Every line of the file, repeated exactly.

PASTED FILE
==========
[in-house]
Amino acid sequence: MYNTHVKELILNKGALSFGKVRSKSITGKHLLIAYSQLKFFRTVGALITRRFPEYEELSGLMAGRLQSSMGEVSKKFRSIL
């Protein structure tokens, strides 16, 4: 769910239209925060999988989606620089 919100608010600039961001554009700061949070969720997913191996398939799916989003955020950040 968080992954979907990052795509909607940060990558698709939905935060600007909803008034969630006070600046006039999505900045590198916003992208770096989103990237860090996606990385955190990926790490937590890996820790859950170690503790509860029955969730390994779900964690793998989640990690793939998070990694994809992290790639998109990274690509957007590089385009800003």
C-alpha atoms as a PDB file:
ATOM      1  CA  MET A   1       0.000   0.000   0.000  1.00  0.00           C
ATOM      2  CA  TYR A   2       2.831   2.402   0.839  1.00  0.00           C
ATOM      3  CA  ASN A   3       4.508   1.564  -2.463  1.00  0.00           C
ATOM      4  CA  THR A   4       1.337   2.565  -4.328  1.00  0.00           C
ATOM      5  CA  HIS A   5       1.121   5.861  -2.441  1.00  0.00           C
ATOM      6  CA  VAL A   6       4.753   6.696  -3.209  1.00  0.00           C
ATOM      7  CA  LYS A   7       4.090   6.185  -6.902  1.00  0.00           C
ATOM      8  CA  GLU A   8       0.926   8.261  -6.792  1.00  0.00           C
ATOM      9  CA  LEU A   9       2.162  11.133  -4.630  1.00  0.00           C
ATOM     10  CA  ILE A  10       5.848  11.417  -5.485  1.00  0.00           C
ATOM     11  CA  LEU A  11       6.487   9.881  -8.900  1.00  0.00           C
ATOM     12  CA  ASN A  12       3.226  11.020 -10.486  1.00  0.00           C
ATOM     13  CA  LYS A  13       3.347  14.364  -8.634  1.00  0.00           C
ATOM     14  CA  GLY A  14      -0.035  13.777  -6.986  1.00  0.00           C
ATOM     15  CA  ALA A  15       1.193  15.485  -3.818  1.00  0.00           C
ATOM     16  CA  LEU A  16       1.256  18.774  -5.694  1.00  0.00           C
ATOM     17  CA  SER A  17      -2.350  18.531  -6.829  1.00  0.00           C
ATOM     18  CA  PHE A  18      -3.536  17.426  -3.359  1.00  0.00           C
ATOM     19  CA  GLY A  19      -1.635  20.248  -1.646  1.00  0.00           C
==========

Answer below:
[in-house]
Amino acid sequence: MYNTHVKELILNKGALSFGKVRSKSITGKHLLIAYSQLKFFRTVGALITRRFPEYEELSGLMAGRLQSSMGEVSKKFRSIL
């Protein structure tokens, strides 16, 4: 769910239209925060999988989606620089 919100608010600039961001554009700061949070969720997913191996398939799916989003955020950040 968080992954979907990052795509909607940060990558698709939905935060600007909803008034969630006070600046006039999505900045590198916003992208770096989103990237860090996606990385955190990926790490937590890996820790859950170690503790509860029955969730390994779900964690793998989640990690793939998070990694994809992290790639998109990274690509957007590089385009800003």
C-alpha atoms as a PDB file:
ATOM      1  CA  MET A   1       0.000   0.000   0.000  1.00  0.00           C
ATOM      2  CA  TYR A   2       2.831   2.402   0.839  1.00  0.00           C
ATOM      3  CA  ASN A   3       4.508   1.564  -2.463  1.00  0.00           C
ATOM      4  CA  THR A   4       1.337   2.565  -4.328  1.00  0.00           C
ATOM      5  CA  HIS A   5       1.121   5.861  -2.441  1.00  0.00           C
ATOM      6  CA  VAL A   6       4.753   6.696  -3.209  1.00  0.00           C
ATOM      7  CA  LYS A   7       4.090   6.185  -6.902  1.00  0.00           C
ATOM      8  CA  GLU A   8       0.926   8.261  -6.792  1.00  0.00           C
ATOM      9  CA  LEU A   9       2.162  11.133  -4.630  1.00  0.00           C
ATOM     10  CA  ILE A  10       5.848  11.417  -5.485  1.00  0.00           C
ATOM     11  CA  LEU A  11       6.487   9.881  -8.900  1.00  0.00           C
ATOM     12  CA  ASN A  12       3.226  11.020 -10.486  1.00  0.00           C
ATOM     13  CA  LYS A  13       3.347  14.364  -8.634  1.00  0.00           C
ATOM     14  CA  GLY A  14      -0.035  13.777  -6.986  1.00  0.00           C
ATOM     15  CA  ALA A  15       1.193  15.485  -3.818  1.00  0.00           C
ATOM     16  CA  LEU A  16       1.256  18.774  -5.694  1.00  0.00           C
ATOM     17  CA  SER A  17      -2.350  18.531  -6.829  1.00  0.00           C
ATOM     18  CA  PHE A  18      -3.536  17.426  -3.359  1.00  0.00           C
ATOM     19  CA  GLY A  19      -1.635  20.248  -1.646  1.00  0.00           C